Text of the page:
FIGURE 28–1 Most steering columns contain a horn switch. The horn button is a normally open (NO) switch. When the button is depressed, the switch closes, which allows electrical current to flow from the battery to sound the horn. Most horn circuits use a relay to conduct the horn current.
FIGURE 28–2 The airbag inflates at the same time the driver moves toward the steering wheel during a front-end collision and supplements the protection of the safety belt.
FIGURE 28–3 The airbag module attaches to the steering wheel and is removed as an assembly to service the steering wheel and column.
FIGURE 28–4 The steering shaft links the steering wheel to the steering gear while the column jacket, which surrounds part of the shaft, holds support brackets and switches. This steering shaft has a small intermediate section between the main section and the steering gear.
FIGURE 28–5 A pot joint is a flexible coupling used to join two shafts that allow plunging motion.
FIGURE 28–6 A typical intermediate steering shaft assembly showing a U-joint and related components.
FIGURE 28–7 A flexible coupling is used to isolate road noise and vibration from the steering shaft.
FIGURE 28–8 Steering column covers are often part of the interior trim.
FIGURE 28–9 Collapsible steering columns include a mesh design that crushes easily, a bearing design that allows one section of the column to slide into the other, and a breakaway device that separates the steering column from the body of the vehicle in the event of a front-end collision.
FIGURE 28–10 Tilt mechanisms vary by design and vehicle manufacturer, although most use a ratchet to position the top portion of the steering column.
FIGURE 28–11 Typical steering column showing all of the components from the steering wheel to the steering gear.
FIGURE 28–13 The toe plate seals the hole from the steering shaft and helps seal out noise and moisture.
FIGURE 28–14 The upper section of the steering column includes the lock housing and switches.
FIGURE 28–15 The upper section of the steering column contains the steering shaft bearing.
FIGURE 28–16 The lock plate engages an ignition lock pawl to keep the steering wheel in one position when the ignition is off.
FIGURE 28–17 As the steering wheel is turned, the nut moves up or down on the threads, shown using a bolt to represent the worm gear and the nut representing the gear nut that meshes with the teeth of the sector gear.
FIGURE 28–18 Steering gear ratio is the ratio between the number of degrees the steering wheel is rotated to the number of degrees the front wheel turns.
FIGURE 28–19 Constant-ratio steering gear sector shaft. Notice that all three gear teeth are the same size.
FIGURE 28–20 Variable-ratio steering gear sector shaft. Notice the larger center gear tooth.
FIGURE 28–23 The sector shaft is supported by bushings, one in the housing and one in the side cover.
FIGURE 28–24 Worm bearing preload is a turning force measured in in.-lb or N-M, and worm endplay is axial movement measured in fractions of an inch or millimeters.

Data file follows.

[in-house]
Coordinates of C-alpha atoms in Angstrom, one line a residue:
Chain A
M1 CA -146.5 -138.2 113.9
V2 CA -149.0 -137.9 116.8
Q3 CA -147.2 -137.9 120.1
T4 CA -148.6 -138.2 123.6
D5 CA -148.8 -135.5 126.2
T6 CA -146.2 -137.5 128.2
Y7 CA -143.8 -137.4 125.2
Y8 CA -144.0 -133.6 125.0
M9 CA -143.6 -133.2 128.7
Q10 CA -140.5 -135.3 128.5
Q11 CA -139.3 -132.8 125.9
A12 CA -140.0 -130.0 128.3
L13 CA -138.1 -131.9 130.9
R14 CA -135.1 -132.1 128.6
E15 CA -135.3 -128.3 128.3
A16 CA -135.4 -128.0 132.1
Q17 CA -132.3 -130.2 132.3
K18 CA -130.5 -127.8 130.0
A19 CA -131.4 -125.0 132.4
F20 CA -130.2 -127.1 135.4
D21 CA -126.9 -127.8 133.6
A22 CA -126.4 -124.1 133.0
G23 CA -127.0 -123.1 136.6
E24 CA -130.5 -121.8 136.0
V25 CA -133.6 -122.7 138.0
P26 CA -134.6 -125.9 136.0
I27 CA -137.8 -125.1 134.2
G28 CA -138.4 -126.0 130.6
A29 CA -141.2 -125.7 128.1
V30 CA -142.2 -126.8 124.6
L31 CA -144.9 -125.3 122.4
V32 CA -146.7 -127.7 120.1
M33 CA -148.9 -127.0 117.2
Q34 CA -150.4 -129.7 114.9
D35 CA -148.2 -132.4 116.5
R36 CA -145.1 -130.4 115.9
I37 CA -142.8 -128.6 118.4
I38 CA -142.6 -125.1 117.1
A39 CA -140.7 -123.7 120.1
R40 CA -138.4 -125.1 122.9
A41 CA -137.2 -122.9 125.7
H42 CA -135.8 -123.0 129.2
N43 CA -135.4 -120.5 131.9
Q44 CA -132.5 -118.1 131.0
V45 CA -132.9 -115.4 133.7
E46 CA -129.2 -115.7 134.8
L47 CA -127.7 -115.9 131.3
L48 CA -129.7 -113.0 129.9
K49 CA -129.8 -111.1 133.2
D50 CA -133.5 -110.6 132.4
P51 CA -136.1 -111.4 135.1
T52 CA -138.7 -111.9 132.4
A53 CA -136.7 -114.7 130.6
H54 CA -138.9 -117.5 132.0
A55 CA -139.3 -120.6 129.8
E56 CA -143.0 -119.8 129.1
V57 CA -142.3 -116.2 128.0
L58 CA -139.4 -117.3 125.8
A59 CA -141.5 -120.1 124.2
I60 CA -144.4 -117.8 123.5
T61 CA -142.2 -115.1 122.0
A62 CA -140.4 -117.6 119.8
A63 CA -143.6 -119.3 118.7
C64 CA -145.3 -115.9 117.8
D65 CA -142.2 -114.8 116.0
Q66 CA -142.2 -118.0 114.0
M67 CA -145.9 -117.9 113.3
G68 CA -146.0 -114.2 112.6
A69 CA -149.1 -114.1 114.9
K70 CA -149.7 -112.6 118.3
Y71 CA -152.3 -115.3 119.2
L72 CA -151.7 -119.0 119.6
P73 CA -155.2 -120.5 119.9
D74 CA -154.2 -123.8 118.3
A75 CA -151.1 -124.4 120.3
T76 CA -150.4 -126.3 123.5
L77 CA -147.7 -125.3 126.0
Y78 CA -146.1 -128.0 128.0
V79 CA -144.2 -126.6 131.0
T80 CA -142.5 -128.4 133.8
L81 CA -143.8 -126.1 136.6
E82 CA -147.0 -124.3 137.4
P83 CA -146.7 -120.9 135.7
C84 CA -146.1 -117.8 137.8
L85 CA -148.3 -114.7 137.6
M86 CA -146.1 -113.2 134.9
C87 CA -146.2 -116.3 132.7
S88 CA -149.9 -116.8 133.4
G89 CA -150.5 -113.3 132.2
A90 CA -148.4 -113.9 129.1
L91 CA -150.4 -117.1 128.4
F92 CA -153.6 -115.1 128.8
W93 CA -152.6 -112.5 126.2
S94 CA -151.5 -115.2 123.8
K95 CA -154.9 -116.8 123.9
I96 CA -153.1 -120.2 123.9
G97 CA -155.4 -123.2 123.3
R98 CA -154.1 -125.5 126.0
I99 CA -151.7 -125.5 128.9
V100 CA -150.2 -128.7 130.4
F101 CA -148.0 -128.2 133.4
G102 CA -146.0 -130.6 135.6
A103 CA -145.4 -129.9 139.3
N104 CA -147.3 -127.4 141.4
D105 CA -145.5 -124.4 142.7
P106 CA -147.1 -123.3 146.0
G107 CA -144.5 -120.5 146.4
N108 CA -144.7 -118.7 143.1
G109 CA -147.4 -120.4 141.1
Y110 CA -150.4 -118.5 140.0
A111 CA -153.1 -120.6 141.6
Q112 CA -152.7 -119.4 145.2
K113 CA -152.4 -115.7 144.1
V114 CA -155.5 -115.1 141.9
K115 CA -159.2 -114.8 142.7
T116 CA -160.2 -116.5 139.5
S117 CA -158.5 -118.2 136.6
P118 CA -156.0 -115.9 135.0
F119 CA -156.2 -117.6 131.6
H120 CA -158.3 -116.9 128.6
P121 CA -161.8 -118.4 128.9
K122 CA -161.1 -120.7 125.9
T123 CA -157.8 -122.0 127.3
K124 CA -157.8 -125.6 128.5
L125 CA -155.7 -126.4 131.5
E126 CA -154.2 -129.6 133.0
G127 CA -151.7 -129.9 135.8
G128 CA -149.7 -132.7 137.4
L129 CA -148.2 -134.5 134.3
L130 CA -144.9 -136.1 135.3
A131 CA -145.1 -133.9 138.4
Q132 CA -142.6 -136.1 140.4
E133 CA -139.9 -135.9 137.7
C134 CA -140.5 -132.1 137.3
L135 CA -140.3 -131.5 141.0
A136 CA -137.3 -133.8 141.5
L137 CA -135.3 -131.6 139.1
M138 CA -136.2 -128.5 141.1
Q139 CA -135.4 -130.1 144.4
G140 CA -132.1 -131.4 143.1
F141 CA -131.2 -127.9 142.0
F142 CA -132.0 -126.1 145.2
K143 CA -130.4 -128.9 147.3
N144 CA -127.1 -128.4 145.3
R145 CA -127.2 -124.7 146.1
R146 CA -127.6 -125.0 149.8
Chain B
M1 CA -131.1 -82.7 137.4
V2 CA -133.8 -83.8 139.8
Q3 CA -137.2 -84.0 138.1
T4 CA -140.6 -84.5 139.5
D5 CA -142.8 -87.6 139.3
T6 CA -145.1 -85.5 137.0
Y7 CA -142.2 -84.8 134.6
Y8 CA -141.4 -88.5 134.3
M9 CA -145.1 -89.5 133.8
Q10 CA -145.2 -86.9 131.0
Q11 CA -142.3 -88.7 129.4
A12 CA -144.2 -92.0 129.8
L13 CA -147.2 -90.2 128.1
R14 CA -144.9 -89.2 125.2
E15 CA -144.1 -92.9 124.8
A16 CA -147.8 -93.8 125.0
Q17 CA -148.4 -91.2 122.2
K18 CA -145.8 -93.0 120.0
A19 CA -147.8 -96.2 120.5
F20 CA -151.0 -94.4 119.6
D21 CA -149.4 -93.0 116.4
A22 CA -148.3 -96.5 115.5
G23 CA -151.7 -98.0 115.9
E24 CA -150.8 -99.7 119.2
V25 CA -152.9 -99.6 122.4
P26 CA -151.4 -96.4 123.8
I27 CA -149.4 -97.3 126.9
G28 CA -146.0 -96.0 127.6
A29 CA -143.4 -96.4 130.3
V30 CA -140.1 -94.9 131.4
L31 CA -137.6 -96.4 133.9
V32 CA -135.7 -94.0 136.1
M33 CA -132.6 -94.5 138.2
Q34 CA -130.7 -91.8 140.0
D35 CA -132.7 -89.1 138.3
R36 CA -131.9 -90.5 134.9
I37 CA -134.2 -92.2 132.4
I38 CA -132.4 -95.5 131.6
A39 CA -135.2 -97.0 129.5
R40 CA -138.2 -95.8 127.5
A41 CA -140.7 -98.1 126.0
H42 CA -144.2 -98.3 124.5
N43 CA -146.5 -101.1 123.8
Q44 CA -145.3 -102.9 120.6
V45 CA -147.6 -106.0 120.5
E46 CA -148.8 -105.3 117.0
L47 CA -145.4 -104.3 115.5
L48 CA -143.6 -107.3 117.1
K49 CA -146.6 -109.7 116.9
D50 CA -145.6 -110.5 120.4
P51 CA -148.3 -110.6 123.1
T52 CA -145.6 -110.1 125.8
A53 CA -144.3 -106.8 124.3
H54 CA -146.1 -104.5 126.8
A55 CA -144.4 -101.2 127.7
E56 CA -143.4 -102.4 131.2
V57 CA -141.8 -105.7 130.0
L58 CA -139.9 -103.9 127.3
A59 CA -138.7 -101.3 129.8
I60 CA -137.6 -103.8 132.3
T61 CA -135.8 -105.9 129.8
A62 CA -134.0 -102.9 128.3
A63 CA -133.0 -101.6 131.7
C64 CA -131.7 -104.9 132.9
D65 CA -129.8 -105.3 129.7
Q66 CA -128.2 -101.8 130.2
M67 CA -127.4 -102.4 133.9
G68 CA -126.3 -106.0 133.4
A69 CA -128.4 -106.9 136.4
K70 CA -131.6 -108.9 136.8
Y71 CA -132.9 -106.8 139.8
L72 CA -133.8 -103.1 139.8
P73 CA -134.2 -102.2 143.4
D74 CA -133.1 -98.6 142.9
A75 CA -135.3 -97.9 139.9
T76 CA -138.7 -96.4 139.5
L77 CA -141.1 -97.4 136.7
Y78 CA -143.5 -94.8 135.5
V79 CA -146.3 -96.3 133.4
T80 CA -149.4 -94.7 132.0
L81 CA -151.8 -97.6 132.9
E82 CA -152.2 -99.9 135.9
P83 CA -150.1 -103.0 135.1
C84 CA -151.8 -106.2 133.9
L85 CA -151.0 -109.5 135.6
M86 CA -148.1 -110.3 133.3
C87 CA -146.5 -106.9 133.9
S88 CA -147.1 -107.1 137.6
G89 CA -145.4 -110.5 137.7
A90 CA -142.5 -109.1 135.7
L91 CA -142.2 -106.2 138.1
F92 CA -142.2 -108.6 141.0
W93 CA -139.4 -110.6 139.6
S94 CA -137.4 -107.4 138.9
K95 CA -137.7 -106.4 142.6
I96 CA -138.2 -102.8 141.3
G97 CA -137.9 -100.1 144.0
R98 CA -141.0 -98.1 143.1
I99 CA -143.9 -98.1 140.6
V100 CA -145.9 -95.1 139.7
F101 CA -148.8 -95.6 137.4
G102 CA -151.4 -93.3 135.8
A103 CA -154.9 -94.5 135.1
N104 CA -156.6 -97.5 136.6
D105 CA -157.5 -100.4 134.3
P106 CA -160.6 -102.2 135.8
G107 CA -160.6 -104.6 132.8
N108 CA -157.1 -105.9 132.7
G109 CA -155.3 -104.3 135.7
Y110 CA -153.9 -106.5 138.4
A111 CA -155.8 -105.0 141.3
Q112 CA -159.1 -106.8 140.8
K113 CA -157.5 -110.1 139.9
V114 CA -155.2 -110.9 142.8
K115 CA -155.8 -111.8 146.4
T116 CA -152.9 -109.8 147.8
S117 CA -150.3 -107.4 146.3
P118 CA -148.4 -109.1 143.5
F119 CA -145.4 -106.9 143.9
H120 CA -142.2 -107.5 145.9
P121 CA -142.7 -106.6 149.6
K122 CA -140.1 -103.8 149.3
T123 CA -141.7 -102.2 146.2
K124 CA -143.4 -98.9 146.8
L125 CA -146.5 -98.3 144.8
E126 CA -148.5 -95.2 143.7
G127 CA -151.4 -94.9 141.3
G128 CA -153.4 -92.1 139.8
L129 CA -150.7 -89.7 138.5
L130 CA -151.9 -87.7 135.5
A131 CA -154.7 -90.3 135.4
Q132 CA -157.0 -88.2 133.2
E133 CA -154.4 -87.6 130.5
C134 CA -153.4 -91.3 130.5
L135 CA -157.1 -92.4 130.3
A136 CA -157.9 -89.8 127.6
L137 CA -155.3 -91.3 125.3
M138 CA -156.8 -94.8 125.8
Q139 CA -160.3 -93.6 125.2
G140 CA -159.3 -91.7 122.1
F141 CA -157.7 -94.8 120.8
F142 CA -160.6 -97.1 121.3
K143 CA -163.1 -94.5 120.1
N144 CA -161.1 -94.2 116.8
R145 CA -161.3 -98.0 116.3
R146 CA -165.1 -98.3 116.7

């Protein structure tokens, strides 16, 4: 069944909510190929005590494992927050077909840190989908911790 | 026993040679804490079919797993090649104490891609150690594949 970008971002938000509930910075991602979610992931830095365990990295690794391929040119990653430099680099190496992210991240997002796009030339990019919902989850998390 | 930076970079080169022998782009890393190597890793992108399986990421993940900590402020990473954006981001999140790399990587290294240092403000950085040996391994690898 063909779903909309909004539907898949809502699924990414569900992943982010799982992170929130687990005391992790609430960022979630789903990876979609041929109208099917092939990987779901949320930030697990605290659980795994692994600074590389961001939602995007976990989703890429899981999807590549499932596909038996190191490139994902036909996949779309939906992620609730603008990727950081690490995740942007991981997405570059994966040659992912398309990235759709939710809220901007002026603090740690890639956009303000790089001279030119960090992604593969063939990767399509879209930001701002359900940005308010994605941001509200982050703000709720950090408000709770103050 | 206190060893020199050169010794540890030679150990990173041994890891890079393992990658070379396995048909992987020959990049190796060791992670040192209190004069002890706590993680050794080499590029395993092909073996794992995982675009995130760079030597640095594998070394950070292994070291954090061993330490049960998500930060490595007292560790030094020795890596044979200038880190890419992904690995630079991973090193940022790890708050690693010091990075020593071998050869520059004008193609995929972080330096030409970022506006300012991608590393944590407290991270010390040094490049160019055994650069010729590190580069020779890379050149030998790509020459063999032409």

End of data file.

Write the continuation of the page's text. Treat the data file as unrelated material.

FIGURE 28–25 The first step to adjust worm gear freeplay is to bottom the worm gear nut, using a spanner wrench designed to fit into the two holes in the nut.
FIGURE 28–26 After the worm gear nut has been tightened, measure 1/2 inch (13 mm) and mark the case. Using the spanner wrench, rotate the worm gear nut counterclockwise 1/2 inch, align the marks, and then tighten the retaining the nut. This procedure gives the proper worm gear endplay.
FIGURE 28–27 Performing an overcenter adjustment requires the use of a beam-type inch-lb torque wrench. After the worm bearing preload procedure has been completed, use the torque wrench to measure the rotating torque, which should be 6 to 15 lb-in. If the rotating torque is within the specified range, adjust the overcenter adjustment screw until you achieve 6 to 10 lb-in. more rotating torque and then tighten the retaining nut.
FIGURE 28–28 Sector shaft endplay is the measurement of how far the sector shaft can move axially and is measured in fractions of an inch or millimeters.
FIGURE 28–29 Rack-and-pinion steering gear operation is simple, direct, and the rack is in a straight line to the front wheels.
FIGURE 28–30 A typical manual rack-and-pinion steering gear used in a small front-wheel-drive vehicle.
FIGURE 28–31 The spring-loaded rack support positions the rack to keep it from rubbing against the housing and establishes the pinion torque.
FIGURE 28–32 To adjust the rack-and-pinion gear preload, loosen the retaining nut and tighten the adjuster nut until it bottoms. Then loosen 60 degrees (one “flat” of the six-sided retainer). Tighten retaining nut.
FIGURE 28–33 A small air tube is used to transfer air between the boots as they extend and compress during turns.
FIGURE 28–34 This manual rack-and-pinion steering gear mounts to the bulkhead (firewall), whereas others mount to the engine cradle or frame of the vehicle.
FIGURE 28–35 Pinion torque is a turning torque force measured in inch-pounds or Newton-meters. Tightening the rack support against the rack increases the pinion torque.
FIGURE 28–36 Pinion bearing preload is a measurement of the turning force required to overcome the resistance of the pinion shaft bearings.